Dr. Barrientos Discusses Promising Agents in CLL

Jacqueline C. Barrientos, MD
Published: Monday, Apr 01, 2019



Jacqueline C. Barrientos, MD, associate professor, The Feinstein Institute for Medical Research, Northwell Health, discusses promising agents in the treatment of patients with chronic lymphocytic leukemia (CLL).

Acalabrutinib (Calquence), a second-generation BTK inhibitor, is currently available on the market, but has yet to receive an FDA approval in CLL. This drug has shown potential in patients who become resistant to the first-generation inhibitor ibrutinib (Imbruvica), both in the frontline setting and in patients with relapsed/refractory disease. Currently, acalabrutinib is being compared with ibrutinib in a phase III trial (NCT02477696) in patients with high-risk disease.

In addition, the PI3K inhibitor duvelisib (Copiktra) received an FDA approval for the treatment of patients with relapsed/refractory CLL who have received at least 2 prior lines of therapy. The drug also appears to benefit patients with a 17p deletion. This is critical because these high-risk patients tend to relapse first, says Barrientos. Another PI3K delta inhibitor, umbralisib (TGR-1202), has shown benefit in patients with CLL and follicular lymphoma in addition to patients with diffuse large B-cell lymphoma.

Barrientos warns that PI3K inhibitors are still associated with colitis and diarrhea, so it is important for patients to alert providers as soon as they experience this to avoid reaching a grade 3/4 level.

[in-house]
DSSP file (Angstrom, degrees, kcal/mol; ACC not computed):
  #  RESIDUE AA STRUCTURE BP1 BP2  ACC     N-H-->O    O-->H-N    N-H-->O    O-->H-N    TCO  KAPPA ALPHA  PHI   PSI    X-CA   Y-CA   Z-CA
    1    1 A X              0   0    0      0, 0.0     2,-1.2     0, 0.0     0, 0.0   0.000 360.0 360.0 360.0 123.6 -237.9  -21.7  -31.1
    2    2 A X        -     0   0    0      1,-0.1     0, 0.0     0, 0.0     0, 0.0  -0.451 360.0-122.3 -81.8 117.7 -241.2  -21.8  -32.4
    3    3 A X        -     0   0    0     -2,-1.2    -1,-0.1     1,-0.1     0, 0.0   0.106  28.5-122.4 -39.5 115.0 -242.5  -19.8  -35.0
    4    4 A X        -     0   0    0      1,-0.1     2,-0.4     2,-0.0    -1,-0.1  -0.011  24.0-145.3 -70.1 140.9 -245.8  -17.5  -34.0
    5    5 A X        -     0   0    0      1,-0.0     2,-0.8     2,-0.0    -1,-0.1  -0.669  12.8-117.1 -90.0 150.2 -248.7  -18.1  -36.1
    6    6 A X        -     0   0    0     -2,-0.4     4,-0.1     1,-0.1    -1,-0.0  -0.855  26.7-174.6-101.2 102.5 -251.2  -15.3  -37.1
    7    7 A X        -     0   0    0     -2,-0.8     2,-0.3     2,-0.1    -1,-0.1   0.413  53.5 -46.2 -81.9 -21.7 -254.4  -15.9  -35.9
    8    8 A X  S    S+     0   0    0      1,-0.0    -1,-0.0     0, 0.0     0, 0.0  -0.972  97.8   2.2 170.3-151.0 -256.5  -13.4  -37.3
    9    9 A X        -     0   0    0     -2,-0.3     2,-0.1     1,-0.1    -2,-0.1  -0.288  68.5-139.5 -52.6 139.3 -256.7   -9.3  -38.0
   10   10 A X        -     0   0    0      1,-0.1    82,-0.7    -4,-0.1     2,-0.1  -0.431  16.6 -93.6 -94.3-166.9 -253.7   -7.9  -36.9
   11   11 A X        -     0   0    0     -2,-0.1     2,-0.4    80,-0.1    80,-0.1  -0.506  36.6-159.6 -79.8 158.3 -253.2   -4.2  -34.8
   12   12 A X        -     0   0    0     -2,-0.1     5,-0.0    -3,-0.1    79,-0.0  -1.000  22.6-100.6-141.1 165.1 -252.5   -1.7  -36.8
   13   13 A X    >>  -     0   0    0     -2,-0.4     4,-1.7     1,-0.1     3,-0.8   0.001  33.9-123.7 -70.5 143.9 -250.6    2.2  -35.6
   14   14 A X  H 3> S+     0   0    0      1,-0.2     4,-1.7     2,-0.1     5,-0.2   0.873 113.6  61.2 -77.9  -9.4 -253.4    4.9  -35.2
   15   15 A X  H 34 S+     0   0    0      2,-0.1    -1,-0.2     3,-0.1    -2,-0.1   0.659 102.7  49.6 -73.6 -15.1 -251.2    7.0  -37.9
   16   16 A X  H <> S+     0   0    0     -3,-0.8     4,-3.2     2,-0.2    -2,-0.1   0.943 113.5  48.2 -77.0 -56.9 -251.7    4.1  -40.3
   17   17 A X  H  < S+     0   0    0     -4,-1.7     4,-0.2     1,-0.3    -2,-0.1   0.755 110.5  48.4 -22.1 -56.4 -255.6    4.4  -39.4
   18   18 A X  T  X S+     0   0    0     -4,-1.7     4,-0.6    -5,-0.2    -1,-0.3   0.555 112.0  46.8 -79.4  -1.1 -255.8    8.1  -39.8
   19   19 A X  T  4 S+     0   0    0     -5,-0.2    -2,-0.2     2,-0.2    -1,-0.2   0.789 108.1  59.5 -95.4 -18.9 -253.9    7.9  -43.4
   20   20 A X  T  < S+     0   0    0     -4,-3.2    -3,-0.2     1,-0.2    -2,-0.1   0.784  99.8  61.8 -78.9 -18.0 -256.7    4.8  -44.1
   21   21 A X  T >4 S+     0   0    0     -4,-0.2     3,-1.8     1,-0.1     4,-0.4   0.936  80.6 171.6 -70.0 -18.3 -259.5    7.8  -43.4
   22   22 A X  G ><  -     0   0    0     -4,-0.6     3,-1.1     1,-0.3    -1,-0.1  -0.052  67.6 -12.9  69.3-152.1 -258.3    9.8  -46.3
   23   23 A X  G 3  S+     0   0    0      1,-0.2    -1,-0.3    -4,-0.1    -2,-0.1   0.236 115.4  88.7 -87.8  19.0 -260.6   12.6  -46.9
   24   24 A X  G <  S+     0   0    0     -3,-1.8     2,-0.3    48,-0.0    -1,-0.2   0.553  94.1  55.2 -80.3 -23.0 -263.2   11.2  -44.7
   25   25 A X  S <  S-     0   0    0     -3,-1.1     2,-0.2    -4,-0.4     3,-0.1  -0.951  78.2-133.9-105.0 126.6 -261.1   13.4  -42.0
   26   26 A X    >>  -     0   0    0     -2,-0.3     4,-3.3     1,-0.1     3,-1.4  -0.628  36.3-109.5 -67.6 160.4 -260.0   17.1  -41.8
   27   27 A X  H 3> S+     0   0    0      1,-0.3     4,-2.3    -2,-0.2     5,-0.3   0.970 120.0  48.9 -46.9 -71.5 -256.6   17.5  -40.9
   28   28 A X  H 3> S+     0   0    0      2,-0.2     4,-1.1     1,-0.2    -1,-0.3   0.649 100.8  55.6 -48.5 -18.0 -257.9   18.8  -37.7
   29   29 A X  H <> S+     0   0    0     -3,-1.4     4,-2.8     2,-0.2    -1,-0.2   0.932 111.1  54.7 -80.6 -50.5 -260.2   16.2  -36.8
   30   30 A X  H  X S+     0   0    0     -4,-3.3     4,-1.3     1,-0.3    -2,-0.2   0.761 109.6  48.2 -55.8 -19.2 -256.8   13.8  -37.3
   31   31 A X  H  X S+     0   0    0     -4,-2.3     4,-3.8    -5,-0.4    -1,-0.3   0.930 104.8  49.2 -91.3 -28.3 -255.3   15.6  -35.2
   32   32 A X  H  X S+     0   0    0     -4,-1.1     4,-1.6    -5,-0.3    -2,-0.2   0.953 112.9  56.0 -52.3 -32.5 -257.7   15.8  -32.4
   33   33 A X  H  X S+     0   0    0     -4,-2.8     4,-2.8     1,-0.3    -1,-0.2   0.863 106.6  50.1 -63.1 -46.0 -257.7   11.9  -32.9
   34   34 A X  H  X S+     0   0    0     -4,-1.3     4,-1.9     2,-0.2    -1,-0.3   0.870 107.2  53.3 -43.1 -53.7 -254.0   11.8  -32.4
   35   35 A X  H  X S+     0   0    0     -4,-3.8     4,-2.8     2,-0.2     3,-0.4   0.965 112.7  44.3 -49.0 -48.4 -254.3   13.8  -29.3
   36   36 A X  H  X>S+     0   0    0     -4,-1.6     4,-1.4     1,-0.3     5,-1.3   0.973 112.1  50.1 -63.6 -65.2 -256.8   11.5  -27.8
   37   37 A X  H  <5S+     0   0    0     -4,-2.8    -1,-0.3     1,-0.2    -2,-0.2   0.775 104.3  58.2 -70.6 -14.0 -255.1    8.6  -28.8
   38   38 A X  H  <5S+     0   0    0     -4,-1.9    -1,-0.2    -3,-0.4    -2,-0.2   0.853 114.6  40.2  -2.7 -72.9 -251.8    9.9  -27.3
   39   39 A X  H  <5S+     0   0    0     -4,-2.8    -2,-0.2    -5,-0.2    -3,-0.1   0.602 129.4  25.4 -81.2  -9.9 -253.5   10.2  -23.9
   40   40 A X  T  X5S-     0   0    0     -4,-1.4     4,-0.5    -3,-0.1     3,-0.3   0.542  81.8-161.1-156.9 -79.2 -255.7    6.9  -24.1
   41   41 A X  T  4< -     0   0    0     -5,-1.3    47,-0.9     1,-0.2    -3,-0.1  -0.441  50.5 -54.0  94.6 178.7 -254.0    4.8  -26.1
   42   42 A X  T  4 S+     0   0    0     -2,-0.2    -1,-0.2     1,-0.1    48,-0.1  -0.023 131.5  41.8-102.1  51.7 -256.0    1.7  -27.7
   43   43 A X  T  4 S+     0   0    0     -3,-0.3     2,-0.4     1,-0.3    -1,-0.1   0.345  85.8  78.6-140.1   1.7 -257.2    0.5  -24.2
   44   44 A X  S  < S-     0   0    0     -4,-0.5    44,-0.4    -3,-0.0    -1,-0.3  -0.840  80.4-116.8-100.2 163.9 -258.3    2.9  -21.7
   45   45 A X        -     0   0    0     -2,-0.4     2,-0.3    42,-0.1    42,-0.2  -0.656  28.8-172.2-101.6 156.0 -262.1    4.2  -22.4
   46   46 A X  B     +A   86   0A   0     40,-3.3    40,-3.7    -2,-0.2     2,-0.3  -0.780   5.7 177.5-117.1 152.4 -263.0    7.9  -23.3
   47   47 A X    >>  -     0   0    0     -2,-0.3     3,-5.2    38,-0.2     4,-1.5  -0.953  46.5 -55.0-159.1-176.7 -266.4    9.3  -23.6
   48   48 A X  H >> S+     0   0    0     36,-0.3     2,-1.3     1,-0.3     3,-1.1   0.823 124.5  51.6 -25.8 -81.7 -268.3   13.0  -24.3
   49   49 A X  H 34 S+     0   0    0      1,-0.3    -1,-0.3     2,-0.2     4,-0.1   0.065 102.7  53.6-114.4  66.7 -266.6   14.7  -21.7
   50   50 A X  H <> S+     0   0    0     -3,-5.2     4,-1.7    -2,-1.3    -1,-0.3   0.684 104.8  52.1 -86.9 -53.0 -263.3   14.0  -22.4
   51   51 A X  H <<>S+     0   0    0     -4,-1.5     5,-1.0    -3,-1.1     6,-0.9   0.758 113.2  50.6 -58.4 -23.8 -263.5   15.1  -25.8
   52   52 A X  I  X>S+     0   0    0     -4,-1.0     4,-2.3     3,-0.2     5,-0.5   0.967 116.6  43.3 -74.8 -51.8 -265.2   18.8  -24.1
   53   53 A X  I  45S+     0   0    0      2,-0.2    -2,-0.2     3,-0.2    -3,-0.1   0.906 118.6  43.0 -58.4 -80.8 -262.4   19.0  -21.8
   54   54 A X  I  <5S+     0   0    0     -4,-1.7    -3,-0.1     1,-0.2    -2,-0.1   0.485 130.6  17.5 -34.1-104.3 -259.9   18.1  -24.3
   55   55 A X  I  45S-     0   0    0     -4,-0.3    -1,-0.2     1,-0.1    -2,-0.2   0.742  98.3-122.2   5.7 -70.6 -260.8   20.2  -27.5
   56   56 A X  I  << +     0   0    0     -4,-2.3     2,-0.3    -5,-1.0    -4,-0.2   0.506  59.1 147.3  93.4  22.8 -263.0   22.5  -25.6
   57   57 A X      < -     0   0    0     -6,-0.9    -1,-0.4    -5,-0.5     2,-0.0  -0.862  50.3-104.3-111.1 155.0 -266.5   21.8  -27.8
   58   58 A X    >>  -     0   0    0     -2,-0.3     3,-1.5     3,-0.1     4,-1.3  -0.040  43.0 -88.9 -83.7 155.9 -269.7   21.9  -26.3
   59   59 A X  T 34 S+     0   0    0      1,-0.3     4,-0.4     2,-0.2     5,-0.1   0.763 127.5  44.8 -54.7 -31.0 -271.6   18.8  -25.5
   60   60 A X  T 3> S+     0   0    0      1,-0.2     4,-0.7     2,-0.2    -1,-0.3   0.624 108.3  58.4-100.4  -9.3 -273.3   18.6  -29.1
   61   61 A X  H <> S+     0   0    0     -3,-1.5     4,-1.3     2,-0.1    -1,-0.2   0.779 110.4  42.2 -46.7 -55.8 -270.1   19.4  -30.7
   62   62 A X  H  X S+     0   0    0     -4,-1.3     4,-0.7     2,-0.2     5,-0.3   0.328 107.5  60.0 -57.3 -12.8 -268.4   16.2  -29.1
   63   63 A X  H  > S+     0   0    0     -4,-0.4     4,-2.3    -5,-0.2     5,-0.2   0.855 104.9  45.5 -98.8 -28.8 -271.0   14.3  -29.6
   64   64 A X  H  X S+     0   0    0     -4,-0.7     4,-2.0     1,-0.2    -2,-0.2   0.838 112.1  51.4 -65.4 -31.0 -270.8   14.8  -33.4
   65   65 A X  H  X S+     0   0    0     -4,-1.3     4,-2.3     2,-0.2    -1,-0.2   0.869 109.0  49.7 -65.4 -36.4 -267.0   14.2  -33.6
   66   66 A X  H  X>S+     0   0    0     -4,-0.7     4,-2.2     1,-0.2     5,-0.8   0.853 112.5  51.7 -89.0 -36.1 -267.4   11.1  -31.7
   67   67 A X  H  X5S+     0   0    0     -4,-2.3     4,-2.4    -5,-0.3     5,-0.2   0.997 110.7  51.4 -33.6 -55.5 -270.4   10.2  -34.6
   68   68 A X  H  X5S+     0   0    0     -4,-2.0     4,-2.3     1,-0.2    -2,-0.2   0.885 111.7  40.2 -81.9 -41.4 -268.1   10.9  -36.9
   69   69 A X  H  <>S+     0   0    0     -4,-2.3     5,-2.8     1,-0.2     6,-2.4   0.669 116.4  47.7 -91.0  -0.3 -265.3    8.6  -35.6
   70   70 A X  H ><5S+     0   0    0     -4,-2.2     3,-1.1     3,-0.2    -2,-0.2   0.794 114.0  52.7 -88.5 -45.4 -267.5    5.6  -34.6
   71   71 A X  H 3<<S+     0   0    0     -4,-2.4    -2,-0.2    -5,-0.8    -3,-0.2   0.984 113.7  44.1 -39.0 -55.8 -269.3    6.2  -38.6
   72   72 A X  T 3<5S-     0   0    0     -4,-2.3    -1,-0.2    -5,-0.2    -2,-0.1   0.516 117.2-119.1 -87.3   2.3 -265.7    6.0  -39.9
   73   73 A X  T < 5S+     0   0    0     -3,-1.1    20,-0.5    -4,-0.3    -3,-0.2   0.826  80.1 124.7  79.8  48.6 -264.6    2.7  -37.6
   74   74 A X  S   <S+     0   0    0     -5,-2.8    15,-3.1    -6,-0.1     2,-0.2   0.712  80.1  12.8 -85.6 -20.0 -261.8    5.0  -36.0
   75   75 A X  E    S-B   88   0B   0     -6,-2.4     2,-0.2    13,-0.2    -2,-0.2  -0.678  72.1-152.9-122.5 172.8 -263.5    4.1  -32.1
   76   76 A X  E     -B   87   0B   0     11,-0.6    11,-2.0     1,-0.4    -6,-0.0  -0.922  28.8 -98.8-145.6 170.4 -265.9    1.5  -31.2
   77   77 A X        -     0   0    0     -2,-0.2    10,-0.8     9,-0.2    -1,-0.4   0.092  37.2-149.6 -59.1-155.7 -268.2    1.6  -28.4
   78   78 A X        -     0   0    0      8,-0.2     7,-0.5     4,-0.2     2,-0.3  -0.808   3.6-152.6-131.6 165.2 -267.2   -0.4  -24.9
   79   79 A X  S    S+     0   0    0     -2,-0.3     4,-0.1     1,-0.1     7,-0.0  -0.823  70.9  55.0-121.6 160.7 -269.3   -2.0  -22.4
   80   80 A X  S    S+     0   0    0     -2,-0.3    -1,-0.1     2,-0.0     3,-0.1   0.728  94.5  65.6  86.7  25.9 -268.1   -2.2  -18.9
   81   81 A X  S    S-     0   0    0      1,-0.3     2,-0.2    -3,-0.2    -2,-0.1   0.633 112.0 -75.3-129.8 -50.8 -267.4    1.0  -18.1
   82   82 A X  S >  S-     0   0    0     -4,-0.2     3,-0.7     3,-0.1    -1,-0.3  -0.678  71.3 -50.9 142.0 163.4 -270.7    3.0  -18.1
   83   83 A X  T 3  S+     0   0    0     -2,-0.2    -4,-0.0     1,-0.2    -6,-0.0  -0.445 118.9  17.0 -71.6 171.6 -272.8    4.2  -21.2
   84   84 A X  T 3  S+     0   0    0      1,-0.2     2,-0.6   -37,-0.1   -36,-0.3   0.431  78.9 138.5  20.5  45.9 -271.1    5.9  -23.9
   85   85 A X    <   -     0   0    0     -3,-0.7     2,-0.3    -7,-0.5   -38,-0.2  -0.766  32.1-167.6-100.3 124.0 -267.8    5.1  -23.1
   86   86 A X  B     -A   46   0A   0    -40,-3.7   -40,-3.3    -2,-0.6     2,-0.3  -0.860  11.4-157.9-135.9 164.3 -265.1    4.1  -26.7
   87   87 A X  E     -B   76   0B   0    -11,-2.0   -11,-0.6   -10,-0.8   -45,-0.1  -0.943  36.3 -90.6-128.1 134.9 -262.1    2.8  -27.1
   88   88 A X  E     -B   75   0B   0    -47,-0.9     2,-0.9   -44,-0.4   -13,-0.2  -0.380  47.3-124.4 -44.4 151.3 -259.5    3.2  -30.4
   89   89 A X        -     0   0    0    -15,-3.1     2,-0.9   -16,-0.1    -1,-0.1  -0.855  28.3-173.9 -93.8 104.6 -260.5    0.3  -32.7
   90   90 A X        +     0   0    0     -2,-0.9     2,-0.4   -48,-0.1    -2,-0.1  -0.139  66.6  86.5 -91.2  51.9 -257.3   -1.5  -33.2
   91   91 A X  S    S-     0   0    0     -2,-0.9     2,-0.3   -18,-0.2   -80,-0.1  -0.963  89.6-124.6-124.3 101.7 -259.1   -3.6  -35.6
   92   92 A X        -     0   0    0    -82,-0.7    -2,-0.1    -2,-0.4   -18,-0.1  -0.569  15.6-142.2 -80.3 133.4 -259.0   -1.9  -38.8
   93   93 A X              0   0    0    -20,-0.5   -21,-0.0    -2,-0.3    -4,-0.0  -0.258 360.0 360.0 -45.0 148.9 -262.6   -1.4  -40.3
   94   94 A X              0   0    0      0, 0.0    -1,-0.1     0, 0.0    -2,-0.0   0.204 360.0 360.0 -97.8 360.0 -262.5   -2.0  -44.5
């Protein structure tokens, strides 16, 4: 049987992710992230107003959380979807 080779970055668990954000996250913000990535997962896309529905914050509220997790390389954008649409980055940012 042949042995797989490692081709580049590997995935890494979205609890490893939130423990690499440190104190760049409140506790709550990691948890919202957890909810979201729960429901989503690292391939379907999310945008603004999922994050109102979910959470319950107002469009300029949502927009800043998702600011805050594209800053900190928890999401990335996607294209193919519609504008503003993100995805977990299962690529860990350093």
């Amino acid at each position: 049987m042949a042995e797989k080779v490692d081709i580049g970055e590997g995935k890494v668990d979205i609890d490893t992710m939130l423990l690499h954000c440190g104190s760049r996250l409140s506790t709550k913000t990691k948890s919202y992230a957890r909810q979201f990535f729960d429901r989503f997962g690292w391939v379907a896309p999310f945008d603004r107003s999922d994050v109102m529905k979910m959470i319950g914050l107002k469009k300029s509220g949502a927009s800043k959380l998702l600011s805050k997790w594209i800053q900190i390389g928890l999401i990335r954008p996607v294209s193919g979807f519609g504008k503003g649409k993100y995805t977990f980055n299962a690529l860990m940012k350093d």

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Jacqueline C. Barrientos, MD, associate professor, The Feinstein Institute for Medical Research, Northwell Health, discusses promising agents in the treatment of patients with chronic lymphocytic leukemia (CLL).

Acalabrutinib (Calquence), a second-generation BTK inhibitor, is currently available on the market, but has yet to receive an FDA approval in CLL. This drug has shown potential in patients who become resistant to the first-generation inhibitor ibrutinib (Imbruvica), both in the frontline setting and in patients with relapsed/refractory disease. Currently, acalabrutinib is being compared with ibrutinib in a phase III trial (NCT02477696) in patients with high-risk disease.

In addition, the PI3K inhibitor duvelisib (Copiktra) received an FDA approval for the treatment of patients with relapsed/refractory CLL who have received at least 2 prior lines of therapy. The drug also appears to benefit patients with a 17p deletion. This is critical because these high-risk patients tend to relapse first, says Barrientos. Another PI3K delta inhibitor, umbralisib (TGR-1202), has shown benefit in patients with CLL and follicular lymphoma in addition to patients with diffuse large B-cell lymphoma.

Barrientos warns that PI3K inhibitors are still associated with colitis and diarrhea, so it is important for patients to alert providers as soon as they experience this to avoid reaching a grade 3/4 level.



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